Chokecherries 101

Chokecherries, or Prunus Virginiana,  grow on shrubs and small trees all across  the U.S., except in the deep South. They are native to North America and are in the same genus as cherries and plums. They are best known for their exciting, sour and tangy flavor. Chokecherries are one of the most widely distributed woody species in North America and they boast many edible and medicinal properties. 

The entire berries are rich in antioxidants and flavonoids, which provide nutrients that help fight off allergies, viruses and even cancer-causing elements. Chokecherries also contain high amounts of quinic acid. While more research is being done, quinic acid may help reduce inflammation in the body and boost the effects of antioxidants.  

Dried chokecherries have been a staple food of Native people throughout history. Not only did they provide sustenance and nourishment, but they were also used in trading and social interactions among tribes and with traders.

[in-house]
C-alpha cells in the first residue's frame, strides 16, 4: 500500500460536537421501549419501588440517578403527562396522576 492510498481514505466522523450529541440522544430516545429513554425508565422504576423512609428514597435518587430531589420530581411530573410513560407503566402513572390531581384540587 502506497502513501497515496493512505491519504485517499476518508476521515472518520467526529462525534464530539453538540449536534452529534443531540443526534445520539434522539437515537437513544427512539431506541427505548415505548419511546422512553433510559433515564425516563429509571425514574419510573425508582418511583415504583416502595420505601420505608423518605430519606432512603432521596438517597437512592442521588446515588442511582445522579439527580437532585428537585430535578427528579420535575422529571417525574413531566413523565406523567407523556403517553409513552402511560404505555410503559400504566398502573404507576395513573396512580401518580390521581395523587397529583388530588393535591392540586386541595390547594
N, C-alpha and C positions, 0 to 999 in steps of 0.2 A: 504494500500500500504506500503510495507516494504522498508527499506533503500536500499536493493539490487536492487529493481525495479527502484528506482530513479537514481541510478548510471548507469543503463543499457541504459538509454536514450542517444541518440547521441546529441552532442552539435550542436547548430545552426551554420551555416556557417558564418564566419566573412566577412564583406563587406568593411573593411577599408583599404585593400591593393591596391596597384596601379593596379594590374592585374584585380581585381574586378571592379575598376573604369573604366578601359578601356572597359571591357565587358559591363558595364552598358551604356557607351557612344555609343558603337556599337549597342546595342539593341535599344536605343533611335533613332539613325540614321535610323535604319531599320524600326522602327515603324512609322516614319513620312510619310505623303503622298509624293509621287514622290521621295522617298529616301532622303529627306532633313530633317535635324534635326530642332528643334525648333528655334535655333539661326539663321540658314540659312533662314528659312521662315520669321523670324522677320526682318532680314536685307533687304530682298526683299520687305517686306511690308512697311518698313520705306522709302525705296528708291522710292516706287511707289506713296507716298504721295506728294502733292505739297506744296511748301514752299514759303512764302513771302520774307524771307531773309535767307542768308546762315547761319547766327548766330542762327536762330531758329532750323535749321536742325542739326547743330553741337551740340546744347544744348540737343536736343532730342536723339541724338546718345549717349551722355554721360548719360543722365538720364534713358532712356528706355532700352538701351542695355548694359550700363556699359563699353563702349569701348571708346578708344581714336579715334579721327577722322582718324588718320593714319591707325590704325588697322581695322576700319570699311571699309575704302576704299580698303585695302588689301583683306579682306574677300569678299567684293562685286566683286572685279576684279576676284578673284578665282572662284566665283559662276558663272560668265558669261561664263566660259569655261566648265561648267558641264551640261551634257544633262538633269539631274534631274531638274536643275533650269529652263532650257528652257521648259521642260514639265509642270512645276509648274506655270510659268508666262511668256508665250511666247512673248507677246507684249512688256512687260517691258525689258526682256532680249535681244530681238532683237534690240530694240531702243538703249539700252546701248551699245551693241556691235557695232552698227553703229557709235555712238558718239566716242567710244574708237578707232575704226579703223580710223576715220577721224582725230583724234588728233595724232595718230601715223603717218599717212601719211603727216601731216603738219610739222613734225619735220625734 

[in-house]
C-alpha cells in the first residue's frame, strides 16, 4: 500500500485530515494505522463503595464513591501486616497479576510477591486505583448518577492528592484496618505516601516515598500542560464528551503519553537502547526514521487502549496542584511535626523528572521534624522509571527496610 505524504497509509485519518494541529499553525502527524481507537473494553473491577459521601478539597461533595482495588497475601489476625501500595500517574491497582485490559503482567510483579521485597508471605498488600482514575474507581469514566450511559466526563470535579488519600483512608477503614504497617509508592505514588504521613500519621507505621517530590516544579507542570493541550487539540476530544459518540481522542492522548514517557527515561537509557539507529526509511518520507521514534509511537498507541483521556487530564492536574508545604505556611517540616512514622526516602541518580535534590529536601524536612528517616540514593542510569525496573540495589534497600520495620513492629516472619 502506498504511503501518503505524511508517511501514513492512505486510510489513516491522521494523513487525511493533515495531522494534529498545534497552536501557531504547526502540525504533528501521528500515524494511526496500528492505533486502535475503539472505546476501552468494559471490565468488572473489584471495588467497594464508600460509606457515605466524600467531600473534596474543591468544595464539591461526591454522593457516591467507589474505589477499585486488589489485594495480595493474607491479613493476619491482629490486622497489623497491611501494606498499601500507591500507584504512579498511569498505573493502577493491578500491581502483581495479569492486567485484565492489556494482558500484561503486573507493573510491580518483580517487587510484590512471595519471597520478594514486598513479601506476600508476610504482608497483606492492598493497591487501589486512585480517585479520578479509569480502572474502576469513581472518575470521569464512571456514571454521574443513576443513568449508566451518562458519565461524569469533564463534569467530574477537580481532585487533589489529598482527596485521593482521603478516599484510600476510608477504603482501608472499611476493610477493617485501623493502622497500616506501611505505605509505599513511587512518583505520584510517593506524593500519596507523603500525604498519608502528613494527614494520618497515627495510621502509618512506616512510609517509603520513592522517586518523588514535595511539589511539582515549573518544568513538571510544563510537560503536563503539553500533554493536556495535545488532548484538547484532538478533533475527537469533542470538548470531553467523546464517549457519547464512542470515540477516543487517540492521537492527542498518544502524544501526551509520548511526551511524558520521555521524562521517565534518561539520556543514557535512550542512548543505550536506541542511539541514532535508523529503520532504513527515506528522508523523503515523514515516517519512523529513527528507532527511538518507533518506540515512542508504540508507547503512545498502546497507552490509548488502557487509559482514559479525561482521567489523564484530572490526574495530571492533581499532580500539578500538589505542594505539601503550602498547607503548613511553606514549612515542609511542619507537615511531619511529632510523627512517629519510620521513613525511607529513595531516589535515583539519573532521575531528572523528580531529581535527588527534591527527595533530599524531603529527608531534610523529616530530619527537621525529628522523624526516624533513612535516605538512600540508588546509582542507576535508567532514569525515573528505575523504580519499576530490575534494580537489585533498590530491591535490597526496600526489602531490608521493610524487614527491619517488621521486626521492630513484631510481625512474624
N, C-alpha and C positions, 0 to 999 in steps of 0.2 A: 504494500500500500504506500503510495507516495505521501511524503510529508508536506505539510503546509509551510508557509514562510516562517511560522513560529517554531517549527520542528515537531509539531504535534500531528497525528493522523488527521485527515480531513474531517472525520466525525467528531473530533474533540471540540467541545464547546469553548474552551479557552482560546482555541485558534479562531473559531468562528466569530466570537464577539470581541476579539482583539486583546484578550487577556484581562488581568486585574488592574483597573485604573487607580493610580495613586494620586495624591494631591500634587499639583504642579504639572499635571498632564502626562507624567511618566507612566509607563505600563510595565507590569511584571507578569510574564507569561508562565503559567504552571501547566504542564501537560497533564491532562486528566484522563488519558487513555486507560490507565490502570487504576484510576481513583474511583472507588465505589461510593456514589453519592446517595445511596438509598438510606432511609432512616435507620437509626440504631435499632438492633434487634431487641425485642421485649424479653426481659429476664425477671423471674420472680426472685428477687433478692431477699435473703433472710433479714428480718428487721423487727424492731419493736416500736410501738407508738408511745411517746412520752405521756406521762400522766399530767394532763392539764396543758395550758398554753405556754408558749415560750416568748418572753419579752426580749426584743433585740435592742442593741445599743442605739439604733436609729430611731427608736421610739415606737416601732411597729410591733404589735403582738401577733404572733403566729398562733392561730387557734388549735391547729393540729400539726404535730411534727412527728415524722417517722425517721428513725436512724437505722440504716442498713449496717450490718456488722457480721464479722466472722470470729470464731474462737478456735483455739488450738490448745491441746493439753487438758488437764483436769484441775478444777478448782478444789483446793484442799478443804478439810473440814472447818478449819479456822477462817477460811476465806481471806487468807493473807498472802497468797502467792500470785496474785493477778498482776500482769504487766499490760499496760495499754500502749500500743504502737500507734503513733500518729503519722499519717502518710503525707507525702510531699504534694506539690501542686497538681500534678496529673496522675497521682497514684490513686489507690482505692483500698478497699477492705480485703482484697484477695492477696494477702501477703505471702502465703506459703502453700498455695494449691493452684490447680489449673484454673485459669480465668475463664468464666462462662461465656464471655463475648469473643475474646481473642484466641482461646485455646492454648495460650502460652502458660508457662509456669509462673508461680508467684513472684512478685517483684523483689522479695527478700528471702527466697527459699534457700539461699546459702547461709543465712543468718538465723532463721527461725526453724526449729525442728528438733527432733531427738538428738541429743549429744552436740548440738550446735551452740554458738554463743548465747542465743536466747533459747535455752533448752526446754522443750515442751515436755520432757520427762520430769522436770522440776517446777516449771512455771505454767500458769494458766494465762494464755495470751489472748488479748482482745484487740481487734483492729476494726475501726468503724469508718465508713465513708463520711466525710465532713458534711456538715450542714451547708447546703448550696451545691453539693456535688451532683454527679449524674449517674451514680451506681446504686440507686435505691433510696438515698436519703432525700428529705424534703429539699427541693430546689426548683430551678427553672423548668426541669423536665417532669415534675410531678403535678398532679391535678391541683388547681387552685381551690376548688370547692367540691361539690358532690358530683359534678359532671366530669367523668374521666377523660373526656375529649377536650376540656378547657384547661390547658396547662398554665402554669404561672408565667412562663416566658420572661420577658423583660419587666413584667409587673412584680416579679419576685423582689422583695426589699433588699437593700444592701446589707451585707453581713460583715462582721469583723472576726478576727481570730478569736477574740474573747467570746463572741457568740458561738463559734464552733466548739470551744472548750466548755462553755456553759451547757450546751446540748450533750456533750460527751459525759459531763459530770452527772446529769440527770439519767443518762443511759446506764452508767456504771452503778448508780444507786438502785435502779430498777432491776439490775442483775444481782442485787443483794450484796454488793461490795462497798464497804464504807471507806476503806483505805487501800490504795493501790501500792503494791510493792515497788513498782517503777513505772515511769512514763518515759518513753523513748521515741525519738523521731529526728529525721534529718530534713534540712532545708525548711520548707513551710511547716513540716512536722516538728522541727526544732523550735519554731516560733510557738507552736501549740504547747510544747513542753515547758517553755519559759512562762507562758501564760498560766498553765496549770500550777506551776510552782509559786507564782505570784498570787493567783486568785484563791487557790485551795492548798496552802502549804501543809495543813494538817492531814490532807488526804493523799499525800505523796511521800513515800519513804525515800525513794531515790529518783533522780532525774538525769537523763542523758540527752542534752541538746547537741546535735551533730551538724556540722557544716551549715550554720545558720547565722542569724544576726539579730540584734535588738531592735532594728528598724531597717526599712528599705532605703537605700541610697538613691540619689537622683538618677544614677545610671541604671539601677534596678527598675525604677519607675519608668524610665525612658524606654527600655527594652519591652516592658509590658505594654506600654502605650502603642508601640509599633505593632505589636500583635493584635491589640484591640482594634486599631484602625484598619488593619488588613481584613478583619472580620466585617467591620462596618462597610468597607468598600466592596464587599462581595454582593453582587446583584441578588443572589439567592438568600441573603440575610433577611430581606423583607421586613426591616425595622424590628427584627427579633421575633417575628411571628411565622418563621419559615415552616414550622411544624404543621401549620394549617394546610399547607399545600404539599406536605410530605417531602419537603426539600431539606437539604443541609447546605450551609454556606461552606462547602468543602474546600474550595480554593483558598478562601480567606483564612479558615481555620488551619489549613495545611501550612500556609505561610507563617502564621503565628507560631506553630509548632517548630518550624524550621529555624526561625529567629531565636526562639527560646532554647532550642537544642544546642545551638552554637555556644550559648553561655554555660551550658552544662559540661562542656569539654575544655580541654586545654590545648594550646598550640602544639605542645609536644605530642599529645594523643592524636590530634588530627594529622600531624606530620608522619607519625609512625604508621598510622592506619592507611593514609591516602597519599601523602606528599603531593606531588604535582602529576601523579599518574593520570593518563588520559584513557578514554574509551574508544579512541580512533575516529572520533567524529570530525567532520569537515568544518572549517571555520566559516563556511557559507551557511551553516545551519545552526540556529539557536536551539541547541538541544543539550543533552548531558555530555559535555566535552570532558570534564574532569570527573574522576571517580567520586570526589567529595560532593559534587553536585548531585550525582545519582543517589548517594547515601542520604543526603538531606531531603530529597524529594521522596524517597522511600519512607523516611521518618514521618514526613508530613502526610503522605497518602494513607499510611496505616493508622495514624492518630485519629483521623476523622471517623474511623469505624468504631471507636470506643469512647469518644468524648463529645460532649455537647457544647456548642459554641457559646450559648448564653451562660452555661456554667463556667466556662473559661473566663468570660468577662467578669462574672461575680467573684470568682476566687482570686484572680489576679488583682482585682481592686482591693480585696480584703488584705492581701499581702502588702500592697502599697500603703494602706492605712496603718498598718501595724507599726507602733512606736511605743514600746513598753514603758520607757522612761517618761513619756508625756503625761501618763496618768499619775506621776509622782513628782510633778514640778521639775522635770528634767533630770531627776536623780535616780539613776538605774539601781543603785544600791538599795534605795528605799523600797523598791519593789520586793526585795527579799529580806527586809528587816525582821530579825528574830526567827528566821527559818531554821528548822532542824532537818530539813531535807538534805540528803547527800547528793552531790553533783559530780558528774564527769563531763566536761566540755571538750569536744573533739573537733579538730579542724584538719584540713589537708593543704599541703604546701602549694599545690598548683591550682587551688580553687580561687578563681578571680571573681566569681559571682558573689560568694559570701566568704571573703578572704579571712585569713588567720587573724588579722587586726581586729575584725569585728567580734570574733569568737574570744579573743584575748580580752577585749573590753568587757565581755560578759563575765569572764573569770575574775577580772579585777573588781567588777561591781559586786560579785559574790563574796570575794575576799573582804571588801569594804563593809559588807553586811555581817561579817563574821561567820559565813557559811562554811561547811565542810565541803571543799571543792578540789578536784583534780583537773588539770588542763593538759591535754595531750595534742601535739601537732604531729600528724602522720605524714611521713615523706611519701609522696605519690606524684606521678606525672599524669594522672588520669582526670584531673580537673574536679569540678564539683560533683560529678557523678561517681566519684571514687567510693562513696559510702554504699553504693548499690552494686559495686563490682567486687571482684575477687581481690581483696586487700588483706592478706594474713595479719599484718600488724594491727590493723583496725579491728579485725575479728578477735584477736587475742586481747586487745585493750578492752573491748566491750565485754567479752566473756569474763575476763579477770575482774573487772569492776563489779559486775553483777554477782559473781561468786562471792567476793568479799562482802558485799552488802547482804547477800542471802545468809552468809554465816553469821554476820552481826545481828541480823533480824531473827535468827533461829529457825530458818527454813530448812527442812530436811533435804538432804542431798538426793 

The ripe fruit of the chokecherry is usually cooked or dried, and the kernels can be used to make pemmican or Lakota wasna. The Jicarilla Apache people used ground chokecherries that were pressed and dried into “cakes” to provide nourishment during cold, winter months. The roots and bark of chokecherries were also used to make tea, while the stems were often weaved into baskets. 

The small, round crimson cherries can be used for wine, juice, syrup and jelly. SweetGrass currently offers two popular products, chokecherry jelly and chokecherry syrup. These can be used as a dessert filling or topping, added to pancakes or waffles, or even on top of a scoop of ice cream. Wild chokecherries can also be boiled with sugar to make wojape.  

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